Some call him "Pastor Sam."
He occasionally evokes a preacher's tone while citing lengthy Bible passages to a crowd of worshipers.
And he openly embraces the Lord in the Capitol, praying with lawmakers, priests and ordinary Kansans.
Gov. Sam Brownback's bold promotion of Christianity and faith-based programs has brought religion into the public sphere more than any governor in generations.
It has heartened many of the state's proud Christians, while drawing criticism as a threat to the separation of church and state.
"I think that Gov. Brownback represents the family values of a large percentage of Kansans," said Donna Lippold of Wichita, state prayer leader for the Kansas Governors' Prayer Team. "I'm a Christian. He's a Christian. We have like values so it's a pleasure to see someone stand up for Christian values, principles and basically values in the governor's house."
Lippold said she believes Brownback is carrying out a key role as an advocate for Christians in politics.
"If having a Christian in politics is rare, it's because some believe Christians should stay out of politics," she said. "That's something I totally disagree with, because I believe that's exactly where we should be."
"He was elected to serve as governor of our state, not our state pastor-in-chief," said Vickie Sandell Stangl, president of the Great Plains Chapter of Americans United. "These folks want government leaders to adopt their religious vision and impose it on us all. That's fundamentally wrong."
Her statement came after Brownback issued an official proclamation in early December for the "Day of Restoration," urging people to "collectively repent of distancing ourselves from God."
It created an official day that fit with Brownback's promotion of the ReignDown USA event held under a big white tent in a public park about 200 yards from the front door of Cedar Crest, the official governor's mansion.
Standing alone backstage behind the big screens under the tent, Brownback clutched a black binder containing his weathered Bible, held together by peeling book tape after years of political travels.
He took the stage to powerful applause.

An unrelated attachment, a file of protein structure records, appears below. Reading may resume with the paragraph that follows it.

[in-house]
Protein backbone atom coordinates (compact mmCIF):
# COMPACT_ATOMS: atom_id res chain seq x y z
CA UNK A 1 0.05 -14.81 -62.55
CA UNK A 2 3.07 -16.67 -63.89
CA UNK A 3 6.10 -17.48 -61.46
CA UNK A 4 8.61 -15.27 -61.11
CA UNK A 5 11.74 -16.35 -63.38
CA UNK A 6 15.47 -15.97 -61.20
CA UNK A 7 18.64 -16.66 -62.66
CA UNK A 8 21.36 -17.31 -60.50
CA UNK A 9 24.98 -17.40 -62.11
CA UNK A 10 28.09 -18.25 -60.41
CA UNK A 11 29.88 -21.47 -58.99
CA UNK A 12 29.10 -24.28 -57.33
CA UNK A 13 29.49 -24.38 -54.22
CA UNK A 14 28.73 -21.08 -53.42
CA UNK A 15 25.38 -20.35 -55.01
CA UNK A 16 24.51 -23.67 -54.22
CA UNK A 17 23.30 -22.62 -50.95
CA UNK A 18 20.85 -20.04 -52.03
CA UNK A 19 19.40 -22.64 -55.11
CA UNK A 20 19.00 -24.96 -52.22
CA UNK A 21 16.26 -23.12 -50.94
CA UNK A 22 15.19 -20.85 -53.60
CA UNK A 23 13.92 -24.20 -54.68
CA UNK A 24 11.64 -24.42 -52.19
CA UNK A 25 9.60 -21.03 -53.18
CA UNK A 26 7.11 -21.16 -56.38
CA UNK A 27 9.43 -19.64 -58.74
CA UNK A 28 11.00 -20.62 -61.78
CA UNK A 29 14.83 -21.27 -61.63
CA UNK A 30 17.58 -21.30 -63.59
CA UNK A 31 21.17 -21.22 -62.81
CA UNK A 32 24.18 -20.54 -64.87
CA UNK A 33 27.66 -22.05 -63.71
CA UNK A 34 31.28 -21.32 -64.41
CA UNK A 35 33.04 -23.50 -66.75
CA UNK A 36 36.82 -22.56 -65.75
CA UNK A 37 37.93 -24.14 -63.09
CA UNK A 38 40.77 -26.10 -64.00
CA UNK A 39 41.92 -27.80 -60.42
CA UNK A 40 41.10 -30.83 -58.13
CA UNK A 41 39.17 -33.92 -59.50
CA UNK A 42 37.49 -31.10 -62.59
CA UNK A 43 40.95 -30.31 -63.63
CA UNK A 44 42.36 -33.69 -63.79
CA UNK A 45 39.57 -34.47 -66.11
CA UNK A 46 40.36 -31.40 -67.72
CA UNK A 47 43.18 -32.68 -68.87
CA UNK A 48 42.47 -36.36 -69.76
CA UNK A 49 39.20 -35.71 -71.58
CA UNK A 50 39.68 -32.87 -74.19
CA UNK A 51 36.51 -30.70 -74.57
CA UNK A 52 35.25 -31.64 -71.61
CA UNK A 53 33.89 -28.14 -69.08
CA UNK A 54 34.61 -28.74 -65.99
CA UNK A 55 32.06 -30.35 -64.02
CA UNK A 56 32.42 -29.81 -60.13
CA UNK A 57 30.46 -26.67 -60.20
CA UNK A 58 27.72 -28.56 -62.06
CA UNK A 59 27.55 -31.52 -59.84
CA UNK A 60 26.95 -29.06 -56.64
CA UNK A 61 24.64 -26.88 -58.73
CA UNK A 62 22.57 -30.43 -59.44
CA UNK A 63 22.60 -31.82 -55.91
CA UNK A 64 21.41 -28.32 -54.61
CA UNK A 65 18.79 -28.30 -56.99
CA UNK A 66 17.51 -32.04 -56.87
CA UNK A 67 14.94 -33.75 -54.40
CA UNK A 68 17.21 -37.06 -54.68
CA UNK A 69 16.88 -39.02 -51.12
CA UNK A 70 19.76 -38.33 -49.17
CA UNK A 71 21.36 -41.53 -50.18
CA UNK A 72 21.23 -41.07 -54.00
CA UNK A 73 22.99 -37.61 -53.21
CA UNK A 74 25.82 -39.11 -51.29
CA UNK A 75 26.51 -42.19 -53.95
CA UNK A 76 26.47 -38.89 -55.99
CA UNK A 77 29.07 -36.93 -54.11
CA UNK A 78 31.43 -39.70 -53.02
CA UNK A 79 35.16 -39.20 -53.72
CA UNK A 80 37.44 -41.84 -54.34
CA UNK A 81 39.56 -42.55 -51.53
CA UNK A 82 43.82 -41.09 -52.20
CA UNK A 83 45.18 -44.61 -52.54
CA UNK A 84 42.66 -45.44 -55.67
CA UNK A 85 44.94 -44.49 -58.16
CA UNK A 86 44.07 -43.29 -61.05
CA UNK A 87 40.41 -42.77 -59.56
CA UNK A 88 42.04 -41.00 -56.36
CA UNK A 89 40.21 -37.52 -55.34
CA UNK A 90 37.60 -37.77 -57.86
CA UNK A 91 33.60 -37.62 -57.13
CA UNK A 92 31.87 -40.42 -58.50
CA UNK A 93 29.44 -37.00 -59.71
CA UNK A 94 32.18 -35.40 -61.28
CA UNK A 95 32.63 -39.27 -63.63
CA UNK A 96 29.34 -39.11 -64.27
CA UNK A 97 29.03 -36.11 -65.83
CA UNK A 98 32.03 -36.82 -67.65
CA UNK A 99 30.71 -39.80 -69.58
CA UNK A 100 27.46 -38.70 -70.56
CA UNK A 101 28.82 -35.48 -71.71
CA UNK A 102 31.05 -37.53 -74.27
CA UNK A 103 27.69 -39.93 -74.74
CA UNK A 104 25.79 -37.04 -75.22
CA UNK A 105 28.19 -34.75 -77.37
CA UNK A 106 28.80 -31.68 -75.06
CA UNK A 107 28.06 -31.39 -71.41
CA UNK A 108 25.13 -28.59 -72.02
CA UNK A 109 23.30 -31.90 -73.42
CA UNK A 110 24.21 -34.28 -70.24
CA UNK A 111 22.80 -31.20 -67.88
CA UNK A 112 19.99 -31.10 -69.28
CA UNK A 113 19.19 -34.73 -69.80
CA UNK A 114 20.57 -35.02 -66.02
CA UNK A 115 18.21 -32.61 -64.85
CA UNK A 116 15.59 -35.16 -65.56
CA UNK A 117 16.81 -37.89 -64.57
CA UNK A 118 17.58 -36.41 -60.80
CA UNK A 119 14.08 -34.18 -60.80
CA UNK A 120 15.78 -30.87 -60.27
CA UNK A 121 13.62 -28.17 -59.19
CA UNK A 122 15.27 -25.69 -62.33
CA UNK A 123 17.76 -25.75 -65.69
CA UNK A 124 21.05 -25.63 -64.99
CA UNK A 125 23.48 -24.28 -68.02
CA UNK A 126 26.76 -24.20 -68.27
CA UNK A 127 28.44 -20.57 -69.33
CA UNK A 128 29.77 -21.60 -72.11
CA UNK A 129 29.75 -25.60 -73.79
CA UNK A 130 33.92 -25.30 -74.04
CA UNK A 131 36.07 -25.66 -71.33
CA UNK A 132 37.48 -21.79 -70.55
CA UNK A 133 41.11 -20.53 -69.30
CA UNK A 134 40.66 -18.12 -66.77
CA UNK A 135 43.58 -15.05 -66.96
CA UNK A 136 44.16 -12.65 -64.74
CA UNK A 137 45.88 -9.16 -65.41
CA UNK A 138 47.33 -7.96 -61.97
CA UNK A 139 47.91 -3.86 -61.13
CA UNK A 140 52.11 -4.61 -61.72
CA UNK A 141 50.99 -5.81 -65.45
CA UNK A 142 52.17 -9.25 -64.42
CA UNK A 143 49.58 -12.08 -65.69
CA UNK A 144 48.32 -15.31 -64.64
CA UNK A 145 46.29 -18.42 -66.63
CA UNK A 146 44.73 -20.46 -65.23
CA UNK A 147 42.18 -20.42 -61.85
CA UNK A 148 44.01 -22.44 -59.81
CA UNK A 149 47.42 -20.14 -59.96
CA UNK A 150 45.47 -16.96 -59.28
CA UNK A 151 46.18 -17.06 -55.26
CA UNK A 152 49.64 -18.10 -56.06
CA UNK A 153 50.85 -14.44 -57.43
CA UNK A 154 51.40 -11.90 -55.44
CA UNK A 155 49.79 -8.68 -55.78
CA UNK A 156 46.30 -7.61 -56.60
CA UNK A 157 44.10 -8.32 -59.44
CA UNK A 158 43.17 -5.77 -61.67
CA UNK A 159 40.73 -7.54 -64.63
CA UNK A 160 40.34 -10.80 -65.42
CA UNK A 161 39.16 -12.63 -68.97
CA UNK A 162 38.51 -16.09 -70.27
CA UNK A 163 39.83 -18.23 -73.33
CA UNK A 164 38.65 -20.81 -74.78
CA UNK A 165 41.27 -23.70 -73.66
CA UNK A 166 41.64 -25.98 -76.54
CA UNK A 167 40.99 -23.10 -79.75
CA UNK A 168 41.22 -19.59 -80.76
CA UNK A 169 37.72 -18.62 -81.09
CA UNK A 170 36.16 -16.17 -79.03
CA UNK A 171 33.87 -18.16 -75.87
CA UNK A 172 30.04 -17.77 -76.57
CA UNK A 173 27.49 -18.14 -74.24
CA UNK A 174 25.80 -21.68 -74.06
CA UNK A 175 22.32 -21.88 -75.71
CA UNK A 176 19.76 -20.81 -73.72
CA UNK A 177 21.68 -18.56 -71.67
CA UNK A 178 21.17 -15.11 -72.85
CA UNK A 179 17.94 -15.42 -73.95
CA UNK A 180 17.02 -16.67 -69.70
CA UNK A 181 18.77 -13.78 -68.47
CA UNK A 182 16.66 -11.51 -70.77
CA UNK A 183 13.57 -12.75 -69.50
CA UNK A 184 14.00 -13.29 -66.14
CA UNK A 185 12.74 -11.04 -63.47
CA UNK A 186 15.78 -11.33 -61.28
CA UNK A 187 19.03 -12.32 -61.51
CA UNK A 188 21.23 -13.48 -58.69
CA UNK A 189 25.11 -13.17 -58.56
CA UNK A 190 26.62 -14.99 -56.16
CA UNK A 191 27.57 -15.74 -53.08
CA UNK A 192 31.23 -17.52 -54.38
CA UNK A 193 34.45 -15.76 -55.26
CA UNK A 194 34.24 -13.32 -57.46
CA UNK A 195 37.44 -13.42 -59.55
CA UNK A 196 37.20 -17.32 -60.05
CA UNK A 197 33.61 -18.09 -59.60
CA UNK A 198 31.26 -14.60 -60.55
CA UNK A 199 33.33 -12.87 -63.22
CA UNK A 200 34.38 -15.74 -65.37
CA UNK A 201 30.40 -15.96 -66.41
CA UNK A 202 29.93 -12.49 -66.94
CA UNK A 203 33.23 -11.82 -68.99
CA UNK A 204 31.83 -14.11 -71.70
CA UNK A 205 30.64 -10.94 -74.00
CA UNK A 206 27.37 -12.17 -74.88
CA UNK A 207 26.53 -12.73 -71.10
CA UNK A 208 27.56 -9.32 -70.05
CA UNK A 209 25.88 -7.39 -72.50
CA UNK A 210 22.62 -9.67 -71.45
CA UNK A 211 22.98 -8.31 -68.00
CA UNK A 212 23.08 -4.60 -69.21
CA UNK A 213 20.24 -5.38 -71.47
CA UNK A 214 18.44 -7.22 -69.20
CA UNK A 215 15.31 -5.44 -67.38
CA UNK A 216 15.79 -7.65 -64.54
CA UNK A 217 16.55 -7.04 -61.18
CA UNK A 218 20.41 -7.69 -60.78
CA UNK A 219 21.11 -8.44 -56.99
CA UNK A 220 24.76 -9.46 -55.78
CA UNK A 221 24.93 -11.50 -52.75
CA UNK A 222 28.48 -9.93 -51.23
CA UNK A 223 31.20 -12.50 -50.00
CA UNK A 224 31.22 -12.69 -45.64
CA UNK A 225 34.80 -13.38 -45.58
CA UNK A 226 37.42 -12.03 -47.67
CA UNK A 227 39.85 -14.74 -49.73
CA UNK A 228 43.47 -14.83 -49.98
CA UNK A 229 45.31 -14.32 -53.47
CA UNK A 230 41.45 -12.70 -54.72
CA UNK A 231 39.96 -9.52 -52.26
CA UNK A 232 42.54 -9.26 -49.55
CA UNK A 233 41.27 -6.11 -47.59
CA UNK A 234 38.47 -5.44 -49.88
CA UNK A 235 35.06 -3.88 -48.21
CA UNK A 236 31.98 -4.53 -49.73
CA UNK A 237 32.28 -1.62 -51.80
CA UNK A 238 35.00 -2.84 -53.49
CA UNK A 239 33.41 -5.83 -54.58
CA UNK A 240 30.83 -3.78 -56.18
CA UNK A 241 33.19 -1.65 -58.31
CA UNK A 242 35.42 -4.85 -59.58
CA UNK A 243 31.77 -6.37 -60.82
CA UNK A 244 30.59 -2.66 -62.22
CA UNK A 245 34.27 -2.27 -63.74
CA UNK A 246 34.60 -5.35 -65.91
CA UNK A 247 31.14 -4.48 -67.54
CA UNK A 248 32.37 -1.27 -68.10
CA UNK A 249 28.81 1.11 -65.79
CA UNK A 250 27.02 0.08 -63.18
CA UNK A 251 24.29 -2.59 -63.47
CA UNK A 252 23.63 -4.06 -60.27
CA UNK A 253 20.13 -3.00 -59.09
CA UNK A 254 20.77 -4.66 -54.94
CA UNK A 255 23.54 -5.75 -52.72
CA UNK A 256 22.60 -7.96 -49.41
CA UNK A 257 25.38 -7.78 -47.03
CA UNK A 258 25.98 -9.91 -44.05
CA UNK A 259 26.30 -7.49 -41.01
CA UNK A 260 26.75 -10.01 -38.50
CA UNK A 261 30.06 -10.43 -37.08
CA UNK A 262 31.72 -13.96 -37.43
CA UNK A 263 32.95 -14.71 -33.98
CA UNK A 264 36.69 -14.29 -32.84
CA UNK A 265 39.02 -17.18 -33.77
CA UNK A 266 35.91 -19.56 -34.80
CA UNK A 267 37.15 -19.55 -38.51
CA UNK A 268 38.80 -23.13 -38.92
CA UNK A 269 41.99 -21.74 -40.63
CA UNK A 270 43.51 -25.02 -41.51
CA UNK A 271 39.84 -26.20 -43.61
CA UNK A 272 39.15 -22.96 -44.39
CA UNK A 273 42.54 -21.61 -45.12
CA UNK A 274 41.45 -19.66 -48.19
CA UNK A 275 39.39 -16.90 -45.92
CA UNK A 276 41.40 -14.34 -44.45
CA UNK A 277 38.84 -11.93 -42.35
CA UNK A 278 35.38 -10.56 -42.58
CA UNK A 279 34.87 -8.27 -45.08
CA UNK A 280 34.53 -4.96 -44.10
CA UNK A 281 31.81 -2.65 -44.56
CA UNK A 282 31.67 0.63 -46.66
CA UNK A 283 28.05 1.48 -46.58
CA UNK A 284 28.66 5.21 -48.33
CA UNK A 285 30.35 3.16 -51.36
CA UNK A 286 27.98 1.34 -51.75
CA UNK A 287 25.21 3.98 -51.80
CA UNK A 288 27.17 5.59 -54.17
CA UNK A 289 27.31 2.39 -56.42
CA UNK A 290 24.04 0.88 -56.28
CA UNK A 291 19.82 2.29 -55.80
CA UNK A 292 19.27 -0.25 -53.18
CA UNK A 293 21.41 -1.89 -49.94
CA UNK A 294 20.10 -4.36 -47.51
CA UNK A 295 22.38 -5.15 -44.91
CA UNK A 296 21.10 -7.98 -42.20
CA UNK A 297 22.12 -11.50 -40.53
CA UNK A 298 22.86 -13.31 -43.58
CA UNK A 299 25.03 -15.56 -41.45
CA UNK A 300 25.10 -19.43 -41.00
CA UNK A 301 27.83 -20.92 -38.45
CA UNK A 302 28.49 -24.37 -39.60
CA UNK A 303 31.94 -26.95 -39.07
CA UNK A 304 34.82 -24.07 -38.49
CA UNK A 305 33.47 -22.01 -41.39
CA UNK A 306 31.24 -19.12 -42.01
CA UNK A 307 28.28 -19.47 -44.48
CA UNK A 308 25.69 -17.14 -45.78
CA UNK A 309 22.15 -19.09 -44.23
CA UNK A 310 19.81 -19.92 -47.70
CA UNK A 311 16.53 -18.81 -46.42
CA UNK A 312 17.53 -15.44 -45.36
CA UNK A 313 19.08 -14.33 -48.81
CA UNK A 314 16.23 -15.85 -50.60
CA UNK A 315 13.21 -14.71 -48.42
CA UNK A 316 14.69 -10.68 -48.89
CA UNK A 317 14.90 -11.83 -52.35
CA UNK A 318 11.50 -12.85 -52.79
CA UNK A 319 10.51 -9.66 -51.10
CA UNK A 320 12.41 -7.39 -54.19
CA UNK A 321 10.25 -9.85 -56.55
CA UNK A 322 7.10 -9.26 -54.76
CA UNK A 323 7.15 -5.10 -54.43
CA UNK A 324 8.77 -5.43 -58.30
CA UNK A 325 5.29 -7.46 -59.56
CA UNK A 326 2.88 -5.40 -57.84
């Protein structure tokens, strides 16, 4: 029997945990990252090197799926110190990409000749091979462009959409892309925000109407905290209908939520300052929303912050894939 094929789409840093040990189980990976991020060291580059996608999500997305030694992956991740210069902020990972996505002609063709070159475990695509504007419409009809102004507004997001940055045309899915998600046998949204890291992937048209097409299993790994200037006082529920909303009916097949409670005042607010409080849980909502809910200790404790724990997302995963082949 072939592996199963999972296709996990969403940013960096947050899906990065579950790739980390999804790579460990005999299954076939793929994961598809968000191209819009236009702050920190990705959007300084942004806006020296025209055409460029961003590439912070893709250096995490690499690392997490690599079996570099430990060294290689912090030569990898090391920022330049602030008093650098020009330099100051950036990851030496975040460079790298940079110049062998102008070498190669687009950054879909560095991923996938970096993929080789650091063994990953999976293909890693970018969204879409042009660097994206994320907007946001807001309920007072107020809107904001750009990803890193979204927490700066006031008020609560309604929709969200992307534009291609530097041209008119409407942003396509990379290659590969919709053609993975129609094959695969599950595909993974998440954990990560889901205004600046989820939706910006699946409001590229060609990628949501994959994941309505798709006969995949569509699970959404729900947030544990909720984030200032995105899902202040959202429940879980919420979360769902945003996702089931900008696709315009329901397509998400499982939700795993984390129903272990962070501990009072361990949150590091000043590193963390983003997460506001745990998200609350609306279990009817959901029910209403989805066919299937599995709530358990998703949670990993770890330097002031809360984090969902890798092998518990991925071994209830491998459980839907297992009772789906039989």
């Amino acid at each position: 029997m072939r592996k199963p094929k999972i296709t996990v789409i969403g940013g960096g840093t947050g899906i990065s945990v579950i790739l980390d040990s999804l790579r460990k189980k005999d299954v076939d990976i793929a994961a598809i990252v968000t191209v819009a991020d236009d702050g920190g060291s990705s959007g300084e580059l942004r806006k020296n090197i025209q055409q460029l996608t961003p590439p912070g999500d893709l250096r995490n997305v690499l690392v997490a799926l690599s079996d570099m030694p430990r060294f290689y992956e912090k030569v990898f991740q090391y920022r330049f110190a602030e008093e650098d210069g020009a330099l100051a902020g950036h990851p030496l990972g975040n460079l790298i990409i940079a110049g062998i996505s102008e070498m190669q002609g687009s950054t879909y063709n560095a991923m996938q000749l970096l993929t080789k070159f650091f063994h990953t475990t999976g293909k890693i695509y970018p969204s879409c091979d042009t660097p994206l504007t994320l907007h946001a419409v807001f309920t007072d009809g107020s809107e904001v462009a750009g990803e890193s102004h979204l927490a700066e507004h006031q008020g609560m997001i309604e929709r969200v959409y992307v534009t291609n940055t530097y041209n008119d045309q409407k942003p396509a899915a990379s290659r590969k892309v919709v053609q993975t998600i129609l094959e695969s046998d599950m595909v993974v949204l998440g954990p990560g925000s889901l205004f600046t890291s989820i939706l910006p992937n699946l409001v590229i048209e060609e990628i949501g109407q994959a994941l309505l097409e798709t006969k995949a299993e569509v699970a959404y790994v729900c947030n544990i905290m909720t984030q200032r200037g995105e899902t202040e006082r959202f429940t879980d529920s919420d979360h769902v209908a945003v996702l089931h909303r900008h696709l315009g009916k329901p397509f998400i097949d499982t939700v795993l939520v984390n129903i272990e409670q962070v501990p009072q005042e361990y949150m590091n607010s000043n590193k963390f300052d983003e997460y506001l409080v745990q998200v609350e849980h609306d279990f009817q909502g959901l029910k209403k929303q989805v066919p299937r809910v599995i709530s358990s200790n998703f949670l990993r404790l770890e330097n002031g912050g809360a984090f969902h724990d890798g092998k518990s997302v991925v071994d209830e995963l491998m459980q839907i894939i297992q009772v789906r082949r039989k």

Wearing a leather jacket over a purple sweater and a pair of tan corduroys, Brownback recalled one of Billy Graham's daughters being asked after Sept. 11, 2001, where was God?
"And she said, 'Well, you know, we ask him to get out of our schools, we ask him to get out of our public squares, we ask him out of all these things and you want me to ask where was God on 9/11?' "
Brownback said we're asking God to be with us "and in the model of our land."
Separation of church and state advocates say it's the type of thing that can disenfranchise Kansans who are atheist or practice religions that don't have the outspoken backing of the governor.
Barry Lynn, executive director of the Washington, D.C.-based Americans United for Separation of Church and State, said Brownback's unabashed promotion of Christianity can make people of other faiths or no faith feel like second-class citizens.
"It's certainly wildly inappropriate for a state official to suggest or encourage specific religious activity and use the governor's office to promote that," he said.
Brownback's staff says he has hosted Jewish events at the Cedar Crest mansion, attended a Hindu event in Kansas City and accepted an invitation from a caller on a radio show to meet with atheists.
But his embrace of Christianity overshadows.
The governor says he is simply following in the steps of other leaders who embrace faith and understand that America is a "nation under God." Kansas abolitionists were "beautiful people of faith," after all, and he said he's following in the tradition of George Washington and Abraham Lincoln who were "deeply engaged in faith."
"It's a pretty good crowd," he said.
Princeton sociologist Robert Wuthnow, whose book "Red State Religion" traces Kansas' history of religion and politics, said many of the state's governors have mixed religion and politics.
Kansas' fourth governor, Nehemiah Green, was a Methodist clergyman who pushed for laws against bigamy and adultery.
Gov. Edward Hoch, an active Methodist layman, spoke to local and national church groups about the merits of prohibition in 1908.
Brownback, a devout Catholic who attends Mass several times a week, has pushed hard to restrict abortions. He's gone as far to promise to sign any bill limiting abortion.
"The administrations of George Docking, Robert Docking, John Carlin, Mike Hayden, Bill Graves, and Kathleen Sebelius included few overt efforts to promote religion from the governor's office," Wuthnow said. "Governor Brownback's mingling of religion and politics is more reminiscent of the state's earlier leaders than of his immediate predecessors."
During his ReignDown speech, Brownback told the crowd his religion was reshaped in 1995 when he was diagnosed with cancer and was searching for something real he could hold on to.
He said he visited his family's farm, but began to realize that even his family isn't necessarily going to be there forever.
"I finally reached up and said 'God this life is yours,' " Brownback said shortly before leaving the stage.
The band kicked in, Brownback stepped outside, stood for a few hugs and photos with families and to talk briefly with reporters.
Then he excused himself and walked back into the tent.